Consider the class of problems $\mathsf{StreamL}$ which can be solved in logarithmic space reading the input in a single pass from left to right. In other words:

$L \in \mathsf{StreamL}$ if there exists a Turing machine $M$ which decides $L$, where:

  • There are two tapes, the read-only input tape and the working tape

  • $M$ moves only to the left on the input tape, and uses at most $O(\log n)$ space on the working tape.

Has this class been studied?

My assumption is that the answer is yes, but I'm not yet aware of a definition of the class in the literature.

Most literature on streaming algorithms that I am aware of considers the complexity of solving specific algorithmic problems, and does not tackle structural complexity i.e. defining classes such as the above and determining their relationships.

There is also a large body of work on communication complexity classes. In this domain there is a relevant class called $\mathsf{P}^{cc}$ (see Babai, Frankl, and Simon 1986: Complexity classes in communication complexity theory), which contains functions of two variables $f(x,y)$ where they can be solved using a small amount of communication between $x$ and $y$. This is related to $\mathsf{StreamL}$ above (for functions of two variables, $\mathsf{StreamL}$ is contained in $\mathsf{P}^{cc}$), but the class above is not limited to functions of two variables and enforces a stricter computational requirement.

The obvious inclusions are $\mathsf{REG} \subseteq \mathsf{StreamL} \subseteq \mathsf{L}$, and no apparent inclusion either way between $\mathsf{StreamL}$ and $\mathsf{NC}^1$.

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    $\begingroup$ I don't think there are many studies on this. It seems to me that for most purposes, we still study the one-way communication complexity which can be applied to proving lower bound for streaming algorithms. $\endgroup$ Apr 24, 2020 at 2:47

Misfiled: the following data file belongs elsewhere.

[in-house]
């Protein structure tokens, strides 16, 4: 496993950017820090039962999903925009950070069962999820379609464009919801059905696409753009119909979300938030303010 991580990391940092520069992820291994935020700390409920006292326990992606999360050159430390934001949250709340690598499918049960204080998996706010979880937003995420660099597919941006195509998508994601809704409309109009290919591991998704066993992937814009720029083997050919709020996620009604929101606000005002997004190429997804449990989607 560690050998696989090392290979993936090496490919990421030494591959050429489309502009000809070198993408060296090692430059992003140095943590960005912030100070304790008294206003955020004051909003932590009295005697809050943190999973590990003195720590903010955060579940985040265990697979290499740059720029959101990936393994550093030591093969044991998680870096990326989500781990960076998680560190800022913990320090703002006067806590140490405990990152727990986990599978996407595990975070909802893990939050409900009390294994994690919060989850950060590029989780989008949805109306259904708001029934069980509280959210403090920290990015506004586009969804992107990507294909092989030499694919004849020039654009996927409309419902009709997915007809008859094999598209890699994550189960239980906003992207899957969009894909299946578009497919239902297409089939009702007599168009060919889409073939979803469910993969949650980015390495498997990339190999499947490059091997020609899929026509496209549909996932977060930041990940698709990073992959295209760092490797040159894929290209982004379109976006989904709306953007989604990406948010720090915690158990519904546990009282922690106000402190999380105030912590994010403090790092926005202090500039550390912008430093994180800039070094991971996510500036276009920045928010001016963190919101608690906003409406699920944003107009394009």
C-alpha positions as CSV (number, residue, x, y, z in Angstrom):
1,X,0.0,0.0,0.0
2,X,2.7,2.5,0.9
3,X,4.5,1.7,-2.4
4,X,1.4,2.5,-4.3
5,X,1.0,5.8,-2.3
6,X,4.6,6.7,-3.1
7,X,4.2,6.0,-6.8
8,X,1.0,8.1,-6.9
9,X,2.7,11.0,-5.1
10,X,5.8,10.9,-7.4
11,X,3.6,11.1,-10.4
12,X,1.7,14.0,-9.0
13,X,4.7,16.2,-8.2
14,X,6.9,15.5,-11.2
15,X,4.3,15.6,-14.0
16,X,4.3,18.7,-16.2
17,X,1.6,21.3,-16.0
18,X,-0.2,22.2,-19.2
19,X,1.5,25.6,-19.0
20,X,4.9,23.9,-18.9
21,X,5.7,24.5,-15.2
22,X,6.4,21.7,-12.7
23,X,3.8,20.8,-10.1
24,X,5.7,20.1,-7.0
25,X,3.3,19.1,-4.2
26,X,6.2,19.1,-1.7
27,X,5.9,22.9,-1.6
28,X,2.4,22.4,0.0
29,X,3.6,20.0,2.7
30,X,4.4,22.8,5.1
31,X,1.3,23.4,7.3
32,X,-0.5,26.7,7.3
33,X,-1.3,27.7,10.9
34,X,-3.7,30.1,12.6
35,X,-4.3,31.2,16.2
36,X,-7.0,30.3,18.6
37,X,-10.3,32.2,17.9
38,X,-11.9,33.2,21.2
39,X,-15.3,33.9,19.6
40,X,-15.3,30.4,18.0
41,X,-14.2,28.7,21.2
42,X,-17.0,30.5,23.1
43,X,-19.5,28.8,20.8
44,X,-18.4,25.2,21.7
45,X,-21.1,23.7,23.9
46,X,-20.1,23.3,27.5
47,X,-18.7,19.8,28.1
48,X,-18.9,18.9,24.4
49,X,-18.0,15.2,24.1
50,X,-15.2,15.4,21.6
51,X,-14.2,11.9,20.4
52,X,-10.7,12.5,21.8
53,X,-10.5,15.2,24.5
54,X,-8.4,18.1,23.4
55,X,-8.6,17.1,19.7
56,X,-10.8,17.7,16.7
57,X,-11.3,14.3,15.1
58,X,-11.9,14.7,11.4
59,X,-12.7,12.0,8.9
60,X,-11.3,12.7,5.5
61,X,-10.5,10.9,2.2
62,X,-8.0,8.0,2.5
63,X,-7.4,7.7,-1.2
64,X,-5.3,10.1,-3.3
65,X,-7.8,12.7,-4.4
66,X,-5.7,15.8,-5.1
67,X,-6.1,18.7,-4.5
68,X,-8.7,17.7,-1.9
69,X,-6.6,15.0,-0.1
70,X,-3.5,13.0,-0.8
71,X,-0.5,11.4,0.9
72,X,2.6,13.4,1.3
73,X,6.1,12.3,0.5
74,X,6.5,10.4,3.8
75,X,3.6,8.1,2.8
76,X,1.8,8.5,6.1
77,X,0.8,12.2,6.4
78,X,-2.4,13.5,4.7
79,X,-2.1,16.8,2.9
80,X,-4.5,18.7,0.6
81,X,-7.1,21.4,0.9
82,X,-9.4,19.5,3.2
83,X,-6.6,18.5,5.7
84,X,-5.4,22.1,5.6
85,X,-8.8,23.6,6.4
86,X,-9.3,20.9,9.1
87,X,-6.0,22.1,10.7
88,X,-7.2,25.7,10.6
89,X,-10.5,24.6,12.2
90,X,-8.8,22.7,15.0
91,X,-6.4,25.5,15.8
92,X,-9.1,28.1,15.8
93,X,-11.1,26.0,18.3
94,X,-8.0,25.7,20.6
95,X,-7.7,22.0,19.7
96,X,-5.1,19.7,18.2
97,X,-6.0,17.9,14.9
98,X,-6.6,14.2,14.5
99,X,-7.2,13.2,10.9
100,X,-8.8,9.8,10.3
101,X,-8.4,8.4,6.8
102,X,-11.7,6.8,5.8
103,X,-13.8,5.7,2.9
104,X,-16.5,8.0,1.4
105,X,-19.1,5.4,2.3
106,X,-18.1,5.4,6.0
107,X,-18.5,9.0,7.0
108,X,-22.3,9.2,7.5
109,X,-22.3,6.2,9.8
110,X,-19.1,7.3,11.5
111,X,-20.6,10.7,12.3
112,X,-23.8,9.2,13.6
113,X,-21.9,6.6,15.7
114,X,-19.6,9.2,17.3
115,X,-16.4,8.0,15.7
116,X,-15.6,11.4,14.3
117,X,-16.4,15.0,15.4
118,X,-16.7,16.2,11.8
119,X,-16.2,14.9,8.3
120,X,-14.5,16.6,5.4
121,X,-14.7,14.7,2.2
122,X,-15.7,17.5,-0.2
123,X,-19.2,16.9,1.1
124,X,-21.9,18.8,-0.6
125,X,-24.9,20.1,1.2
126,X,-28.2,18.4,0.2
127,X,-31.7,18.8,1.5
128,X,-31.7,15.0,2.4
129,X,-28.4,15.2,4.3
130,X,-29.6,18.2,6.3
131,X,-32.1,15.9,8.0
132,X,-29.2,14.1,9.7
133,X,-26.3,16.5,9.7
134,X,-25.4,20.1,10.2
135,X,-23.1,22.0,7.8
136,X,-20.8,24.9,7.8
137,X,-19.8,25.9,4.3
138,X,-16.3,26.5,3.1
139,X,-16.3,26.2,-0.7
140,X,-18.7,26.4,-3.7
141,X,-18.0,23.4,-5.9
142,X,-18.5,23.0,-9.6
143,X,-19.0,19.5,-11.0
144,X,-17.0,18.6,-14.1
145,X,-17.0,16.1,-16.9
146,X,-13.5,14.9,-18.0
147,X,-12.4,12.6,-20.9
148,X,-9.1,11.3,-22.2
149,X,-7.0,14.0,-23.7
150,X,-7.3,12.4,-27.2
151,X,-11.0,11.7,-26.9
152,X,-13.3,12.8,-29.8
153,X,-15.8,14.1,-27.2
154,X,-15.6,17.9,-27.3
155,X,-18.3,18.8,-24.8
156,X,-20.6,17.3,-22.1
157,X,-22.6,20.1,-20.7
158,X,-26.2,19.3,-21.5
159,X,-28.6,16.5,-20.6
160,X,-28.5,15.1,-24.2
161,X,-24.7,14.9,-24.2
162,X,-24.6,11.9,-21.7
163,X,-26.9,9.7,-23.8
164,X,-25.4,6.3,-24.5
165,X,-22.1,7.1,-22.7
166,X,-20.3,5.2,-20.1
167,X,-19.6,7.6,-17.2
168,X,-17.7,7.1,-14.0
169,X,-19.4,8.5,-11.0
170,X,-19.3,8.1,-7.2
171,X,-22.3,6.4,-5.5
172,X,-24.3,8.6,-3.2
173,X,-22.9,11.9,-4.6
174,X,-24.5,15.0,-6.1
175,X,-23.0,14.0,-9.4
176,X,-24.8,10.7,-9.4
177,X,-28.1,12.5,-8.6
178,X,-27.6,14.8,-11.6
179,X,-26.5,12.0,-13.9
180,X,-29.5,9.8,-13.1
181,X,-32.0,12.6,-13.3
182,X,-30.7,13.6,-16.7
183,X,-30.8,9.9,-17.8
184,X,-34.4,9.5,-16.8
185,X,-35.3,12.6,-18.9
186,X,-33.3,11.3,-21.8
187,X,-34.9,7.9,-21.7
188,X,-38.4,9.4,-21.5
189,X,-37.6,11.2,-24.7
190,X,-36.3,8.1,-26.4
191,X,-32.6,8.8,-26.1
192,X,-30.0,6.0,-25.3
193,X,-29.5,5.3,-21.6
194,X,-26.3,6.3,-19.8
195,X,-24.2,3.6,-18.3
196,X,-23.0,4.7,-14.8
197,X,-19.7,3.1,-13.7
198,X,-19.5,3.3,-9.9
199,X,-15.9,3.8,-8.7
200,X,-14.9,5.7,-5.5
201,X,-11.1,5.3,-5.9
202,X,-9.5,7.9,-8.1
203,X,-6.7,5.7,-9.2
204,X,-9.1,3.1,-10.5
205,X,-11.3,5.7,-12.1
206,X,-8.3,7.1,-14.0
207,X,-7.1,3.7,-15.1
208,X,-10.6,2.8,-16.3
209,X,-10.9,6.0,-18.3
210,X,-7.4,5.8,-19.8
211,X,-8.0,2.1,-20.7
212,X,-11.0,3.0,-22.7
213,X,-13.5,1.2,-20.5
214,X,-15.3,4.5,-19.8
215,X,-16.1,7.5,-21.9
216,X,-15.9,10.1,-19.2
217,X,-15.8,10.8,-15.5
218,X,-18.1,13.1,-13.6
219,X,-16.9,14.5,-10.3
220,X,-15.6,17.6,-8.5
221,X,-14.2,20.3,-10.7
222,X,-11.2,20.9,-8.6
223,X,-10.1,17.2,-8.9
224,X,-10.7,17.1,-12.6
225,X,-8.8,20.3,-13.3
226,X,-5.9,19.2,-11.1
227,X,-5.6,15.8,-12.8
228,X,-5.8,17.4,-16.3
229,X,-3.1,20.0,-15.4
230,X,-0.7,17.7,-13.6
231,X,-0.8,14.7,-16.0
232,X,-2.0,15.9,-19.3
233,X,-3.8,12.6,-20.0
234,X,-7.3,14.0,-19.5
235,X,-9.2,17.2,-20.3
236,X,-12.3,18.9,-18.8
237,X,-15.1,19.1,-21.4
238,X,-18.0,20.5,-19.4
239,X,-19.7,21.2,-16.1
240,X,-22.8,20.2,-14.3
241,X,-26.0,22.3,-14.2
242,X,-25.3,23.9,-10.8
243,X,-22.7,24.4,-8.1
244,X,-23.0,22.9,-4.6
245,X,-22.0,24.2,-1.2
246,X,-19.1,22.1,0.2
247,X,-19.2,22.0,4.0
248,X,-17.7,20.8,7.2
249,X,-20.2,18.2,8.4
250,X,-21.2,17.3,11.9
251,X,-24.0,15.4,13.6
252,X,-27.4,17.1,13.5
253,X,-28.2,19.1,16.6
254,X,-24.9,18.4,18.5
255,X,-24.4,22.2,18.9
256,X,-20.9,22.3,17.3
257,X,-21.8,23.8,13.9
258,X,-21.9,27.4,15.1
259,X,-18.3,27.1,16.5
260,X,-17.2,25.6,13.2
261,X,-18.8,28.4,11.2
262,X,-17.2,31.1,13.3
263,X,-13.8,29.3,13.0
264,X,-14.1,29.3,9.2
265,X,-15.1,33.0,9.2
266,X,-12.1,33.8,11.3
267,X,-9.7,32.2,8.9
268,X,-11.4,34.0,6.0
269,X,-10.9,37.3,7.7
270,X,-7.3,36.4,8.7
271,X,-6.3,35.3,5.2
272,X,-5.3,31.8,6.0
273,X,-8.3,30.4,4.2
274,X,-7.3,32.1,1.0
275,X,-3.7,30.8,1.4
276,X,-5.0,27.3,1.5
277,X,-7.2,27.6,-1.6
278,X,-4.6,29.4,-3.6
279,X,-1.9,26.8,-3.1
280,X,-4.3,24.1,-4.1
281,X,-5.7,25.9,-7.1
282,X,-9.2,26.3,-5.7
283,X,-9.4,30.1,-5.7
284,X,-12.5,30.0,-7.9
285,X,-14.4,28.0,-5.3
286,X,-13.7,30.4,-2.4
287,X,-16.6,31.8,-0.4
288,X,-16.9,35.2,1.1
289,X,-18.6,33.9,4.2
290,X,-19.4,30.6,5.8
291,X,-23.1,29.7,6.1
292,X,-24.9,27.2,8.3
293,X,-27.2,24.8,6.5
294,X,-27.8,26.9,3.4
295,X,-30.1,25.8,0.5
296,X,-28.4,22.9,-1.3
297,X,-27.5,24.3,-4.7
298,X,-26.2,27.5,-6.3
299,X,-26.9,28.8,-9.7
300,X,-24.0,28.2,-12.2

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    $\begingroup$ Using the diajointness function (an AND of ORs) you can construct functions in NC1, even in AC0, that is not in StreamL (for communication complexity reasons). StreamL would be a very weak class indeed. $\endgroup$ Apr 24, 2020 at 7:23

1 Answer 1


Along with my comment above (noting that not even AC0 is in "StreamL"), let me say that that this class has been studied before; you just need to know what they used to call it.

Search for "one-way logspace" and you will find plenty of references. (Typically, past work treats it as a reducibility concept.) The papers that those papers reference should cover what you need.

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    $\begingroup$ Thank you for the answer. Indeed, the class is called $1L$ and is studied by Hartmanis and others, e.g. Hartmanis and Mahaney, 1981: Languages simultaneously complete for one-way and two-way log-tape automata. Here is a related question. $\endgroup$ Apr 25, 2020 at 2:04

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